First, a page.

Harmony and Me begins with a voiceover quote from the lyrics of a Madonna song. Harmony says, “Something in your eyes is making such a fool of me.” It takes all of eight shots to move from the romantic bliss of Harmony and his girlfriend Jessica (Kristen Tucker, the film’s producer) to Harmony lying on a couch. We assume he’s in a therapy session. Harmony says, “I can’t seem to . . . I walk around with this idea that I want and can’t be happy without some version of, I don’t know, possessing her? Of having her love me in a way she’s not even wired for, not even set up to do.”

As the camera holds on Harmony muttering to himself, a voice asks, “Can I help you?” Byington cuts to a wide shot and the back of a proprietor and what appears to be an empty furniture store. The film cuts to black. Justin sits talking on a cell phone to one of Jessica’s friends, who claims that Jessica describes him as a loser. The revelation is painful. We learn in the next scene – once again involving a cell phone conversation with the same person – that Jessica had already started grieving over the loss while still in the relationship, which has given her a big head start over poor Harmony.

As a form of therapy, Harmony begins taking piano lessons. In voiceover, he suggests, “Lately, the way I shake people’s hands feels spasmodic . . . like I have a hand buzzer. I can’t find any rhythm.” What follows is a series of episodic skits. We see him at work, with his mother (Margie Beegle) and his impish younger brother, Wes (Bishop Allen bassist, Keith Poulson). Brad (Don Herminghaus), his boss at the tech company where he works, has only a day to live and his mother turns out to have lung cancer, but Harmony is too fixated on his own broken heart for these things to register.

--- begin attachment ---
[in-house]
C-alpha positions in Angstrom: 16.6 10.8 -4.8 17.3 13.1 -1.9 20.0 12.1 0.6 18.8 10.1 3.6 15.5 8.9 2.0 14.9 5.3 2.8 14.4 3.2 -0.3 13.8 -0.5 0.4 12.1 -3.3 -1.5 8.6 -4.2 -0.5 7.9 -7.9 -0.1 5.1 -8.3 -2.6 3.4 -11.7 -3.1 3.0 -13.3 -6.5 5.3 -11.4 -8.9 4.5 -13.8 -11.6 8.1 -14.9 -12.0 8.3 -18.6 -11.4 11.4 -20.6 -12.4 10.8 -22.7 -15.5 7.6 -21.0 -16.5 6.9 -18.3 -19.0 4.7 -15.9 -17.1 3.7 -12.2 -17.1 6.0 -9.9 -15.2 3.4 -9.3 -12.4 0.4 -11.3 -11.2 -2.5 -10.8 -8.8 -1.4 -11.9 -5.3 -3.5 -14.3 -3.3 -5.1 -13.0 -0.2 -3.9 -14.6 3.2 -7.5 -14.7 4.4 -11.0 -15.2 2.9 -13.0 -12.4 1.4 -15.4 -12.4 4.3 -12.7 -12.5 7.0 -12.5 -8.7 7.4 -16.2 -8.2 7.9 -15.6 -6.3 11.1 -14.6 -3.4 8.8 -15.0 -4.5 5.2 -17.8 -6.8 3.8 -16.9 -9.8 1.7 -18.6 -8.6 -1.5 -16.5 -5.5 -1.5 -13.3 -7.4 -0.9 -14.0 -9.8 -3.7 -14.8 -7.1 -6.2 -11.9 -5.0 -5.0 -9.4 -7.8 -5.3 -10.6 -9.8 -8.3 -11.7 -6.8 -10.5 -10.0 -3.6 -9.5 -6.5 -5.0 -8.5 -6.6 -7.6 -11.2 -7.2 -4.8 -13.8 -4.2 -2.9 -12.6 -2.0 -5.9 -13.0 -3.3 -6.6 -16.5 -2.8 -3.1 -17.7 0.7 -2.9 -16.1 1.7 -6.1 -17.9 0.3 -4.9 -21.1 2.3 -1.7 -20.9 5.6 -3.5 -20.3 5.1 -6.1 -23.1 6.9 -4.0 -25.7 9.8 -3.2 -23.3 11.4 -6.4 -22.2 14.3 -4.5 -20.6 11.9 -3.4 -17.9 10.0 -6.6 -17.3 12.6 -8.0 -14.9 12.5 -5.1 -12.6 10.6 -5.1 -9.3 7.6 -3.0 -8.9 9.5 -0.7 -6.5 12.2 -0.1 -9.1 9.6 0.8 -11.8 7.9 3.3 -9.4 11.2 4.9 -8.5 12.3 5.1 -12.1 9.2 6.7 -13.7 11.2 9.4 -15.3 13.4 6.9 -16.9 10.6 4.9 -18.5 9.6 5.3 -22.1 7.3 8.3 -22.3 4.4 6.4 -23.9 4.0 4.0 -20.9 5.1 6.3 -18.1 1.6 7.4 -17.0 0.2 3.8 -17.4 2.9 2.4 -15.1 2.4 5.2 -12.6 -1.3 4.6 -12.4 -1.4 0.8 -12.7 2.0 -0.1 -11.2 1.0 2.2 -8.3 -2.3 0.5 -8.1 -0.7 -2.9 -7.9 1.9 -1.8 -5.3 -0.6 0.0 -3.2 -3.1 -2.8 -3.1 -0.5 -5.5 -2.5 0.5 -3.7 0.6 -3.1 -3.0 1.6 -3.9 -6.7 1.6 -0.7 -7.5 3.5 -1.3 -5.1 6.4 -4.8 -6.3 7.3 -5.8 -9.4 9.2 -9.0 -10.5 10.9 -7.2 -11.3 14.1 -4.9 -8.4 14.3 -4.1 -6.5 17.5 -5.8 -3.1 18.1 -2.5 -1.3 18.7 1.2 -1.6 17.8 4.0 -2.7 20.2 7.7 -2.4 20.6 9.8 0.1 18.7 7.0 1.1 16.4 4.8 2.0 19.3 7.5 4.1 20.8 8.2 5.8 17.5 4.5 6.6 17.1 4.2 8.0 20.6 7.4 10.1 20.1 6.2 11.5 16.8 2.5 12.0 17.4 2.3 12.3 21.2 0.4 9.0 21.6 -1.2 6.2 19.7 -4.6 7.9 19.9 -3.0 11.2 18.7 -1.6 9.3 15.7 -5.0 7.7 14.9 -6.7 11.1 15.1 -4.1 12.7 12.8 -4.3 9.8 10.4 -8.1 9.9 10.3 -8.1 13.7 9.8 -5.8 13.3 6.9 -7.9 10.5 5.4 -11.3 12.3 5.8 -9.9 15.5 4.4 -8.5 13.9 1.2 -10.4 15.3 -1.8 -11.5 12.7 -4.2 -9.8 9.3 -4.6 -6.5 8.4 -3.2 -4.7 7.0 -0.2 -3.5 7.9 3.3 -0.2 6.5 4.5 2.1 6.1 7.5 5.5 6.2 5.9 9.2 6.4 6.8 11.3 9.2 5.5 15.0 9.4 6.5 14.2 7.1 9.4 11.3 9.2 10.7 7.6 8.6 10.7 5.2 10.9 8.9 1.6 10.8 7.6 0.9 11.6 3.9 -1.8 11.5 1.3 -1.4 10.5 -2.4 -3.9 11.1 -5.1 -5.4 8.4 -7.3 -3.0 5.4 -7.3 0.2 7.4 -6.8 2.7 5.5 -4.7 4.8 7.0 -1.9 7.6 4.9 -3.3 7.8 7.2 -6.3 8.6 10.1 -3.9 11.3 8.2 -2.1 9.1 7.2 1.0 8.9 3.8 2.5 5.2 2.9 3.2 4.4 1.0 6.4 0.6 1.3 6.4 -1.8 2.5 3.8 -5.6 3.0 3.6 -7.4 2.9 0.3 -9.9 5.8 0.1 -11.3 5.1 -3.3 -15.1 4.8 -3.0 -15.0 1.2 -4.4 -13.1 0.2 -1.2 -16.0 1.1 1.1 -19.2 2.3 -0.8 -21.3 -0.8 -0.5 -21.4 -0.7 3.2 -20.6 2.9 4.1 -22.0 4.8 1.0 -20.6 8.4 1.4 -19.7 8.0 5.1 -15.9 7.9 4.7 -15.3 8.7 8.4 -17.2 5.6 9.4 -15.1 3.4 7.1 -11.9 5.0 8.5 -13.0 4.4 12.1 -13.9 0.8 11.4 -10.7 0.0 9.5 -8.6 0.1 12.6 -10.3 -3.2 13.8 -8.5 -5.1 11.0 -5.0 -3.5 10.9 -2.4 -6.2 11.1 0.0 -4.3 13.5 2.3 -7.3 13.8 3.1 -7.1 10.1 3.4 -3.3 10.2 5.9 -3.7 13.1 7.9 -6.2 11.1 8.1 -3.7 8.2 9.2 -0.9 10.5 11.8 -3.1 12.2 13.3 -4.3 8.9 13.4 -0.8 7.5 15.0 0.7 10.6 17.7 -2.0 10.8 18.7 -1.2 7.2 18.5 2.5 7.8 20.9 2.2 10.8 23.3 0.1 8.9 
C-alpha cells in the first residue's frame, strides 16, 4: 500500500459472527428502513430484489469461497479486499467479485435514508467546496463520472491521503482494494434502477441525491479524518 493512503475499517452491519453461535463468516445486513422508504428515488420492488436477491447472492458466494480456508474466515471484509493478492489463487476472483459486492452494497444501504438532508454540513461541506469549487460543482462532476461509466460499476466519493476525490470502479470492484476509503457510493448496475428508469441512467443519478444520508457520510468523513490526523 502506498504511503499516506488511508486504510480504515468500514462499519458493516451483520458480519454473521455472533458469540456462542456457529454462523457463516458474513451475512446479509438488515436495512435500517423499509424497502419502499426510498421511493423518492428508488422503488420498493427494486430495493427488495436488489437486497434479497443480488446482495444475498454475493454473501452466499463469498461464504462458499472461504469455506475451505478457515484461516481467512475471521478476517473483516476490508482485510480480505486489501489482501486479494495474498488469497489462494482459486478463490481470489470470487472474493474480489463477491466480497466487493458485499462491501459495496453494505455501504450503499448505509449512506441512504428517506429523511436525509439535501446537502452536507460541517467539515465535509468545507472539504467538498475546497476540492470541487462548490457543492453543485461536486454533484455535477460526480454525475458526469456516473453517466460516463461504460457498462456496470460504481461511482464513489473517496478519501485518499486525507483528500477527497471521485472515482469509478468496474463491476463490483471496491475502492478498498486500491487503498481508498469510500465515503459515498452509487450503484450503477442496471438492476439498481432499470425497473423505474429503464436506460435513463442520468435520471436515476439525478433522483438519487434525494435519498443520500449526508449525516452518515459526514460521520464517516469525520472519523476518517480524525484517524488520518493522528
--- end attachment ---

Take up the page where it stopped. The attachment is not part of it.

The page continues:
Harmony’s tries to get sympathy from his family, but his mother suggests that next time he should “find one that can move her arms and legs,” and Wes can only muster snide remarks. After a family tennis match, Harmony concludes, “I’m pretty sure I grew up with limited access to mental health. My older brother, who was supposed to be a mentor in lieu of our deceased father was deficient. Suffice it to say that he didn’t pick up the slack.” His older brother Jim (Bob Byington) is the type who insists that Harmony remove his shoes before entering his house. He’s about to get married, and, at least according to Harmony, has just bought the wrong-colored tan suit.

Harmony’s friends are no more sympathetic or understanding than his family. Carlos (Kevin Corrigan) calls Jessica “dull” and won’t admit she’s pretty. Another, Prince Valiant (Nick Holden), puts his arm around Harmony and suggests that his uptight response is homophobic. Harmony insists that it’s a personal-space issue, while his friend claims it’s cultural. To be more cruel, the friend rates Jessica only an 8 on a 10-scale. Still another one, Mean Man Mike (filmmaker Alex Karpovsky) who’s unhappily married to a woman named Milius (Baseera Khan), takes Harmony to a Chinese acupuncturist. After the friend uses a “stagnant pond” metaphor to describe his problem, Harmony explains to the acupuncturist, “She broke my heart, but she’s still at it. She hasn’t finished the job. She’s breaking my heart.” He continues, “My heart is a snack. She’s like a bear with a fish in its paw.”